Building on Your Research Question

Whether you’re developing research questions for your personal life, your work for an employer, or for academic purposes, the process always forces you to figure out exactly:

  • What you’re interested in finding out;
  • What it’s feasible for you to find out (given your time, money, and access to information sources);
  • How you can find it out, including what research methods will be necessary and what information sources will be relevant; and
  • What kinds of claims you’ll be able to make or conclusions you’ll be able to draw about what you found out.

For academic purposes, you may have to develop research questions to carry out both large and small assignments. A smaller assignment may be to do research for a class discussion or to, say, write a blog post for a class; larger assignments may have you conduct research and then report it in a lab report, poster, term paper, or article.

For large projects, the research question (or questions) you develop will define or at least heavily influence:

  • Your topic, in that research questions effectively narrow the topic you’ve first chosen or been assigned by your instructor;
  • What, if any, hypotheses you want to test;
  • Which information sources are relevant to your project;
  • Which research methods are appropriate; and
  • What claims you can make or conclusions you can come to as a result of your research, including what thesis statement you should write for a term paper or what results section you should write about the data you collected in your own science or social science study.

Sometimes students inexperienced at working with research questions confuse them with the keywords they will type into the search box of a search engine or database when looking for sources for their project. Or, they confuse research questions with the thesis statement they will write when they report their research.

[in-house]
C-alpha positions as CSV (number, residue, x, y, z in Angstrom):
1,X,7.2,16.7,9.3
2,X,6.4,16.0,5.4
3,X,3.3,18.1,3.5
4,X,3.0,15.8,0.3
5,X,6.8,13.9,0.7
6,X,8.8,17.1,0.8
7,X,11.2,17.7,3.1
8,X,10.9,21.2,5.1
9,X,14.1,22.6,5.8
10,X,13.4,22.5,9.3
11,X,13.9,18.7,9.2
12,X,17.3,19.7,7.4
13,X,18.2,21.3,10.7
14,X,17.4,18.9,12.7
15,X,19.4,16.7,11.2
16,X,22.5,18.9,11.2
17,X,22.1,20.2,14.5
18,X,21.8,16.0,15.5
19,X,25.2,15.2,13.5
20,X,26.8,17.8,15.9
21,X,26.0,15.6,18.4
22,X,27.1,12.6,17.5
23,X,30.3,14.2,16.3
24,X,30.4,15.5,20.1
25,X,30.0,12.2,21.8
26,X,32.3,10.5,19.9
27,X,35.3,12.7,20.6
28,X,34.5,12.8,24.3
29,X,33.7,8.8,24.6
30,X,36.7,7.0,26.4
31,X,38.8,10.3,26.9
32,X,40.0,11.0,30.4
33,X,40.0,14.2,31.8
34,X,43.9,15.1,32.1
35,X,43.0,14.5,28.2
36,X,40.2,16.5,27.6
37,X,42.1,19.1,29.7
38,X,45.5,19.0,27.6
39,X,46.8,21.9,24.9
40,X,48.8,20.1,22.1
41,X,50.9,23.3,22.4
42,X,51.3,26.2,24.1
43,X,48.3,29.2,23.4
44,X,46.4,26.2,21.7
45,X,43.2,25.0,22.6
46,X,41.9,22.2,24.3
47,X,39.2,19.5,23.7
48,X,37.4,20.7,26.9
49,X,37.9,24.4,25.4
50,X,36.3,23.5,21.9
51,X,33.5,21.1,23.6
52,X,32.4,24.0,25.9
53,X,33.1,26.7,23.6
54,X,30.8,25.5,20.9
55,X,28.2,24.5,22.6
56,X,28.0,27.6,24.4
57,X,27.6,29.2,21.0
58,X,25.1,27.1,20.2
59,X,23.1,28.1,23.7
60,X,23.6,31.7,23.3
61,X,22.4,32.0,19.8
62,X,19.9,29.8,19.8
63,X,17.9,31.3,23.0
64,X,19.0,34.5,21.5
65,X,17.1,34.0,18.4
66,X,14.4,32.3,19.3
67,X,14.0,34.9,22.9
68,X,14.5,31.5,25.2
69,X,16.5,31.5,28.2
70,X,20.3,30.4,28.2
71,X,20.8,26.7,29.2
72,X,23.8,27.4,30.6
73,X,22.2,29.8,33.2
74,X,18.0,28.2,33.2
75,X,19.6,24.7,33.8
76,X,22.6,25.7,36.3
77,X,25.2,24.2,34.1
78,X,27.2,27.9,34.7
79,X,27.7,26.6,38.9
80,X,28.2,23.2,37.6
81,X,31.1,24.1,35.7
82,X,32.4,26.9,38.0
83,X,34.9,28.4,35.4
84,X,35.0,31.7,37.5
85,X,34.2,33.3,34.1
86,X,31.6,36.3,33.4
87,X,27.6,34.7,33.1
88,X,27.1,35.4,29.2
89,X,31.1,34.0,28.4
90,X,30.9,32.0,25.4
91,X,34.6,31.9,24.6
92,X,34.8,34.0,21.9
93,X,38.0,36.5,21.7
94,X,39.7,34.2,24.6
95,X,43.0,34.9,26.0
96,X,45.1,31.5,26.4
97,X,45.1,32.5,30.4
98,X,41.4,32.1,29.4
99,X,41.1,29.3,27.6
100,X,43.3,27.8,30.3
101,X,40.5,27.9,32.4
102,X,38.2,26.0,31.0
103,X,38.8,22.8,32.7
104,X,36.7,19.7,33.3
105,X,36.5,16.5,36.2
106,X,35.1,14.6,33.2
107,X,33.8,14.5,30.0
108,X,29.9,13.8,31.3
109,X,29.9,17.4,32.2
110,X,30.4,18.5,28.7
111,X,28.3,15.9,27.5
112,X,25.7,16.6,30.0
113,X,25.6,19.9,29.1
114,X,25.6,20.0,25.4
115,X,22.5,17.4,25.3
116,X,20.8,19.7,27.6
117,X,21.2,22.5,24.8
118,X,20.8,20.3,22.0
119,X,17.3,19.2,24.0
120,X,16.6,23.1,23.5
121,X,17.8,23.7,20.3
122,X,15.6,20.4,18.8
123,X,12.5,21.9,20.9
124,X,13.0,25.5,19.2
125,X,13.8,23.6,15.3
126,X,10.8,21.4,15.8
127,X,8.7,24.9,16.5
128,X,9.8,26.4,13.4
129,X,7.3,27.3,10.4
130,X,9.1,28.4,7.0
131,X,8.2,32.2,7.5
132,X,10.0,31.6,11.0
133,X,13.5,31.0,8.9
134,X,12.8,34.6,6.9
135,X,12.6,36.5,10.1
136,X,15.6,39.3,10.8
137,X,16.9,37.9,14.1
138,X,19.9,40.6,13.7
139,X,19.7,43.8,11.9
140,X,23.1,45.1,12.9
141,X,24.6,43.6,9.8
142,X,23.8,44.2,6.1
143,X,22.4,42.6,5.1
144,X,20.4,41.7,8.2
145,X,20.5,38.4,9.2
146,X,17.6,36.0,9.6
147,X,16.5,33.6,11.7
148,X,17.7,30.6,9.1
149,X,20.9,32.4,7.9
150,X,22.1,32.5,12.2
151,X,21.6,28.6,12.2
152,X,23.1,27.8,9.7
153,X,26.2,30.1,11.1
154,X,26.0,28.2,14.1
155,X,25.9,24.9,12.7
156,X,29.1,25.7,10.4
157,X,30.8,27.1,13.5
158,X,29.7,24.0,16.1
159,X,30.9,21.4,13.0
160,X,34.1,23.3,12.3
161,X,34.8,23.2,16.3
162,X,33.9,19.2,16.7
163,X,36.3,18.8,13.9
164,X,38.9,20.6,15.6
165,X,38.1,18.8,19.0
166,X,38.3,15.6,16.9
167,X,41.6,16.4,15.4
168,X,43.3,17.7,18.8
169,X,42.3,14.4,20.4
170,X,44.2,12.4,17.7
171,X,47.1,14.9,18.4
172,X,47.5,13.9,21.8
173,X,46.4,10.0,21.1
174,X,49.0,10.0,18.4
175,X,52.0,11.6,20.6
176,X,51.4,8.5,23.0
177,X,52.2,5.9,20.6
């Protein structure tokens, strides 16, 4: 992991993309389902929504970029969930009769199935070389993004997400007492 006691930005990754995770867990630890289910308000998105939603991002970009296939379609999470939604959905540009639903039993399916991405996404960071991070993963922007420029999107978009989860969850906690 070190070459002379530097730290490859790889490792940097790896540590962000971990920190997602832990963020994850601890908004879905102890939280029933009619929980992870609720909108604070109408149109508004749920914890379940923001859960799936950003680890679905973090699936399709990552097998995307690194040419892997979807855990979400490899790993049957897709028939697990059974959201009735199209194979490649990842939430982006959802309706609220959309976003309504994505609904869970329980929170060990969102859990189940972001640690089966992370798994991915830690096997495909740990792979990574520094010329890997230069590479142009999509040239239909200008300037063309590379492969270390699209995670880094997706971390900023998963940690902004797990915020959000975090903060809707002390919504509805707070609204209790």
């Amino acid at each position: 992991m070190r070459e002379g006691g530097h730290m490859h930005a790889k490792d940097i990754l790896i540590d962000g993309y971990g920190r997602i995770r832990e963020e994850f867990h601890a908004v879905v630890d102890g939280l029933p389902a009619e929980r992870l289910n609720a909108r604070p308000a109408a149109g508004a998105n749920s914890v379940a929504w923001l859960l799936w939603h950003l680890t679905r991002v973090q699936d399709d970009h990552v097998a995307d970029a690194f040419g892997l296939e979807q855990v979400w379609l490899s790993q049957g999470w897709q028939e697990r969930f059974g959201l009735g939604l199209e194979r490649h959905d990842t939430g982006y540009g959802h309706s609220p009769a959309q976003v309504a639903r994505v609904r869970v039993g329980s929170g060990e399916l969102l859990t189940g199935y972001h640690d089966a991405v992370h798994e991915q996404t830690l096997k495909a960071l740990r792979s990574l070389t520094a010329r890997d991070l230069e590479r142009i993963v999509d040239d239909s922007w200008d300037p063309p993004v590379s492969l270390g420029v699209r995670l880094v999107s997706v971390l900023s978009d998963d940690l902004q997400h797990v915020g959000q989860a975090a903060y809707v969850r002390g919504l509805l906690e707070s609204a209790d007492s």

The steps for developing a research question, listed below, can help you organize your thoughts.

Step 1: Pick a topic (or consider the one assigned to you, if applicable).
Step 2: Write a narrower/smaller topic that is related to the first.
Step 3: List some potential questions that could logically be asked in relation to the narrow topic.
Step 4: Pick the question that you are most interested in.
Step 5: Change that question you’re interested in so that it is more focused.

Once you know the order of the steps, only three skills are involved in developing a research question:

  • Imagining narrower topics about a larger one;
  • Thinking of questions that stem from a narrow topic; and
  • Focusing questions to eliminate their vagueness.

Every time you use these skills it’s important to evaluate what you have produced; doing so is just part of the process of turning your drafts of questions into a more finished product that reflects your evolution in brainstorming.

Maybe you have a topic in mind, but aren’t sure how to form research questions around it. The trick is to think of a question related to your topic, but not answerable with a quick search. Also, try to be specific so that your research question can be fully answered in the final product for your research assignment.

Sometimes the first draft of a research question is still too broad, which can make your search for sources more challenging. Refining your question to remove vagueness or to target a specific aspect of the topic can help.

check your understanding

The first draft research questions below are not focused enough. Read them and identify at least one area of vagueness in each. Then, check your vagueness with what we identified. It’s great if you found more than we did because that can lead to research questions of greater specificity. See the bottom of the page for the answers.